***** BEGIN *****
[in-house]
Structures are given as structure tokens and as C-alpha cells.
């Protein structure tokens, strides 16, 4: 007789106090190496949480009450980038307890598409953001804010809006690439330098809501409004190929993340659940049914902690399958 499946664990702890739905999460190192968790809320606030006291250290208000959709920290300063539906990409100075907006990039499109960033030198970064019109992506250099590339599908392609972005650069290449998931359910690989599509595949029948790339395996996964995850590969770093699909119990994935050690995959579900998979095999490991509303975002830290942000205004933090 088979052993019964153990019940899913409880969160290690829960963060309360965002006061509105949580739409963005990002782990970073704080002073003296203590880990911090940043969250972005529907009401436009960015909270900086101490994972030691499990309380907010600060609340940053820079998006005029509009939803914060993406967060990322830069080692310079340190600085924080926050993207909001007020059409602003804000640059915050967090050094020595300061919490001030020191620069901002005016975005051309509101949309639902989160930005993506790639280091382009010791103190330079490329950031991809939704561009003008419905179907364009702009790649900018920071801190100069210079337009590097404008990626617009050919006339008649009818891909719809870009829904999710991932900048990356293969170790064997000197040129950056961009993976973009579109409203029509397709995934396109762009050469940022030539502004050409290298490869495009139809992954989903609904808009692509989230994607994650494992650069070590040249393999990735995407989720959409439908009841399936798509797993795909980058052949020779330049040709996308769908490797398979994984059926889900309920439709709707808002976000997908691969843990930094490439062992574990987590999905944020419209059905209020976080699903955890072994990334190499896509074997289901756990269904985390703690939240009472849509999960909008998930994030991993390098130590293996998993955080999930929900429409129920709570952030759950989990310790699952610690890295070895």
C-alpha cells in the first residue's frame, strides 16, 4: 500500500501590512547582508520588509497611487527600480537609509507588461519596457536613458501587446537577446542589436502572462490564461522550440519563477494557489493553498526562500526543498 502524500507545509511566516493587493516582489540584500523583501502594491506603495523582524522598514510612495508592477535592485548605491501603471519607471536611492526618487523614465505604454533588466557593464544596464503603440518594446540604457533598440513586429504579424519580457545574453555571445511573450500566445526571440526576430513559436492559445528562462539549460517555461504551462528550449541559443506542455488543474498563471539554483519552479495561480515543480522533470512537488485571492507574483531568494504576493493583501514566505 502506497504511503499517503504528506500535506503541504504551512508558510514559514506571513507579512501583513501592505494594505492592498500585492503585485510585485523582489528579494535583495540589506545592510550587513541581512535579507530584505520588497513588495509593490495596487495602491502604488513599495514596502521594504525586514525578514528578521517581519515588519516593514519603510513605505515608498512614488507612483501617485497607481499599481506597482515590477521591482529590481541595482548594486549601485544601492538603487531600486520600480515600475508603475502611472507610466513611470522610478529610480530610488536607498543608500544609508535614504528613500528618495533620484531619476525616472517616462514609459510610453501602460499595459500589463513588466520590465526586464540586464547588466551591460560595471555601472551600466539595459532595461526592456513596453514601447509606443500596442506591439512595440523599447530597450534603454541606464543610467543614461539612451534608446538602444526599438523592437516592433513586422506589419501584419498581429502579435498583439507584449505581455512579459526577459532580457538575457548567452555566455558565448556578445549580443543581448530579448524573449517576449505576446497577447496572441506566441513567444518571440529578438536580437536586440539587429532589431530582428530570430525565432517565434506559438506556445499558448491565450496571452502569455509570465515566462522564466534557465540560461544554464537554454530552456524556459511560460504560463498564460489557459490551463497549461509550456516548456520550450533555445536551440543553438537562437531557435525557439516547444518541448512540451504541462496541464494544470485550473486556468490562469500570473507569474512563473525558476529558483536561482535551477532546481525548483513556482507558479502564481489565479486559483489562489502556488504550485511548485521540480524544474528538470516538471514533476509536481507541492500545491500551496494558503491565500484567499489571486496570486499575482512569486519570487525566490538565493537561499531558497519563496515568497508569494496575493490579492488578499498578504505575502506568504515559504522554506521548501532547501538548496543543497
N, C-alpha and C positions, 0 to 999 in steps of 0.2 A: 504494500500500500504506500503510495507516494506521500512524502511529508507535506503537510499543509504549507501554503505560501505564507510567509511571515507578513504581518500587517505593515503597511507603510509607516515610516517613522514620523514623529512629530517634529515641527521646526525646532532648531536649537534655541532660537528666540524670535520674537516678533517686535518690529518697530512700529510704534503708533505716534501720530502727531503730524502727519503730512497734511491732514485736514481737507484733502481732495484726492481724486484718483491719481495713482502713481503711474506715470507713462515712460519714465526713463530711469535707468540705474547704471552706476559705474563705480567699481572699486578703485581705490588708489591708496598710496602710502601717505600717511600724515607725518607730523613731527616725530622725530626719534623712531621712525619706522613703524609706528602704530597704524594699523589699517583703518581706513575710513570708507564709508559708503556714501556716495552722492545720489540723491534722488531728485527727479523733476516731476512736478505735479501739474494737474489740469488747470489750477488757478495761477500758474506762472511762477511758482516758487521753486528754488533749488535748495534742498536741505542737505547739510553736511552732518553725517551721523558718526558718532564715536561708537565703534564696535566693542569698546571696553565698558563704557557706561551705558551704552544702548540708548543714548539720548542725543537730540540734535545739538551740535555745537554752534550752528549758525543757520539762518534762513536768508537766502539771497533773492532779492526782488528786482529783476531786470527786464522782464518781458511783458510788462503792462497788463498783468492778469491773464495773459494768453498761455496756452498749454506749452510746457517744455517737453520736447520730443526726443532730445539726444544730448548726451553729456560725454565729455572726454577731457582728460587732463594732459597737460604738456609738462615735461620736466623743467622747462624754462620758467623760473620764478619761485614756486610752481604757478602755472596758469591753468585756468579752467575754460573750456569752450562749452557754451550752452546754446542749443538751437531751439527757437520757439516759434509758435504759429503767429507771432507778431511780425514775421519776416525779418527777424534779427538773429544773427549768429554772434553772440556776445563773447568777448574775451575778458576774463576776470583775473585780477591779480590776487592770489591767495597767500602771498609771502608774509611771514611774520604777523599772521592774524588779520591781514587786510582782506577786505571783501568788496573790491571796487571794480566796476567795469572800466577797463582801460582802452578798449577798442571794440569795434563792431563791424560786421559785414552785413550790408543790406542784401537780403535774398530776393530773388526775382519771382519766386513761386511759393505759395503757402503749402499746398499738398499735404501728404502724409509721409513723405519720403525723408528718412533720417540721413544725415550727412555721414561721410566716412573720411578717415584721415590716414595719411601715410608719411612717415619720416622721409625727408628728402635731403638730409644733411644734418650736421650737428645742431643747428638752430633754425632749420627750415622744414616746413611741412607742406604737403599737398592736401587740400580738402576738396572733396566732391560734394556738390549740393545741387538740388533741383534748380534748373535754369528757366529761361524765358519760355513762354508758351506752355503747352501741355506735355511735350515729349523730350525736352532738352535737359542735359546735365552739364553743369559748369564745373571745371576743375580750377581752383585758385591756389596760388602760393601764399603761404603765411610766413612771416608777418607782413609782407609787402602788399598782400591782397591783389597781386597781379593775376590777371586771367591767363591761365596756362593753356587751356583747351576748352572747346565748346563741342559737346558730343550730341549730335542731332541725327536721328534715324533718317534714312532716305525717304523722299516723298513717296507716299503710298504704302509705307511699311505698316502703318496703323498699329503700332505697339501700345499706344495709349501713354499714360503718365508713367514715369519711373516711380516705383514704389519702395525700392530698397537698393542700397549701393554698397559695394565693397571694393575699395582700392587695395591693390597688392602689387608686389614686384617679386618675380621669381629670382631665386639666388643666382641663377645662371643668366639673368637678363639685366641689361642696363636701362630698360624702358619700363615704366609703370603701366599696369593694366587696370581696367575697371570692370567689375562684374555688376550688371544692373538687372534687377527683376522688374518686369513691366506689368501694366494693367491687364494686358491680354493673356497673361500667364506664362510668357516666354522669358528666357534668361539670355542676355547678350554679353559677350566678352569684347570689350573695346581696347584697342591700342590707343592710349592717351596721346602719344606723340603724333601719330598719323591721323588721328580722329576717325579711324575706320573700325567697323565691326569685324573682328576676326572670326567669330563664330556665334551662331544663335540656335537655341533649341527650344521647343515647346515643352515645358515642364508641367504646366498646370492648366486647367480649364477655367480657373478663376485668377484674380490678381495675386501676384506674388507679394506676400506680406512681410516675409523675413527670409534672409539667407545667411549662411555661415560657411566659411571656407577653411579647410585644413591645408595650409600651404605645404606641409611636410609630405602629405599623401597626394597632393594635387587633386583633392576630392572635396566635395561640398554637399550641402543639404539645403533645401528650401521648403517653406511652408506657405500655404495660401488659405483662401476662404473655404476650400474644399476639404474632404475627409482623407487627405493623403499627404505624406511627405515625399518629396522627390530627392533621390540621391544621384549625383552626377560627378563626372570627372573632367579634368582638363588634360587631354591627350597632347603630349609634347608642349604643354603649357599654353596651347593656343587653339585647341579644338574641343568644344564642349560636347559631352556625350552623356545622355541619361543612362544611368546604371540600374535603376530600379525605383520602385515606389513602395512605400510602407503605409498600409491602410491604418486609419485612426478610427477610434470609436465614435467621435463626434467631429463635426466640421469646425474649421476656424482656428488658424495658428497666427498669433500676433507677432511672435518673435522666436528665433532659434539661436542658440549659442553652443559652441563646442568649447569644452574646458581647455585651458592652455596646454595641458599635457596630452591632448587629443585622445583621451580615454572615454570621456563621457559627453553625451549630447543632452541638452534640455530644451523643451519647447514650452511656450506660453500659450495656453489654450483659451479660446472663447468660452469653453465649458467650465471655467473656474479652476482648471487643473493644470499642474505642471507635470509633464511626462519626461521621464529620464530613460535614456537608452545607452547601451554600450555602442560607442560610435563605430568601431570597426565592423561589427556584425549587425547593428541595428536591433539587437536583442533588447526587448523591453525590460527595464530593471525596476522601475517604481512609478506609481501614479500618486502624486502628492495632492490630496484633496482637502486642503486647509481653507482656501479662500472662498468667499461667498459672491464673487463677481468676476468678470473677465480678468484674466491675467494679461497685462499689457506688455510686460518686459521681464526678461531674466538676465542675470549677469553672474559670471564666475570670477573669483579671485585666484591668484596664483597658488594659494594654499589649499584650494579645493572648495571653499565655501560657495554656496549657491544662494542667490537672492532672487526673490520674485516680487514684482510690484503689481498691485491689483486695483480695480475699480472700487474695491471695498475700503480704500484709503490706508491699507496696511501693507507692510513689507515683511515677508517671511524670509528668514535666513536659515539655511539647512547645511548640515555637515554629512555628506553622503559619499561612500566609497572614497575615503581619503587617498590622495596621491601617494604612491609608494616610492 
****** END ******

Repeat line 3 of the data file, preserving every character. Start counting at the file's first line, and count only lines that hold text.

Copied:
């Protein structure tokens, strides 16, 4: 007789106090190496949480009450980038307890598409953001804010809006690439330098809501409004190929993340659940049914902690399958 499946664990702890739905999460190192968790809320606030006291250290208000959709920290300063539906990409100075907006990039499109960033030198970064019109992506250099590339599908392609972005650069290449998931359910690989599509595949029948790339395996996964995850590969770093699909119990994935050690995959579900998979095999490991509303975002830290942000205004933090 088979052993019964153990019940899913409880969160290690829960963060309360965002006061509105949580739409963005990002782990970073704080002073003296203590880990911090940043969250972005529907009401436009960015909270900086101490994972030691499990309380907010600060609340940053820079998006005029509009939803914060993406967060990322830069080692310079340190600085924080926050993207909001007020059409602003804000640059915050967090050094020595300061919490001030020191620069901002005016975005051309509101949309639902989160930005993506790639280091382009010791103190330079490329950031991809939704561009003008419905179907364009702009790649900018920071801190100069210079337009590097404008990626617009050919006339008649009818891909719809870009829904999710991932900048990356293969170790064997000197040129950056961009993976973009579109409203029509397709995934396109762009050469940022030539502004050409290298490869495009139809992954989903609904808009692509989230994607994650494992650069070590040249393999990735995407989720959409439908009841399936798509797993795909980058052949020779330049040709996308769908490797398979994984059926889900309920439709709707808002976000997908691969843990930094490439062992574990987590999905944020419209059905209020976080699903955890072994990334190499896509074997289901756990269904985390703690939240009472849509999960909008998930994030991993390098130590293996998993955080999930929900429409129920709570952030759950989990310790699952610690890295070895």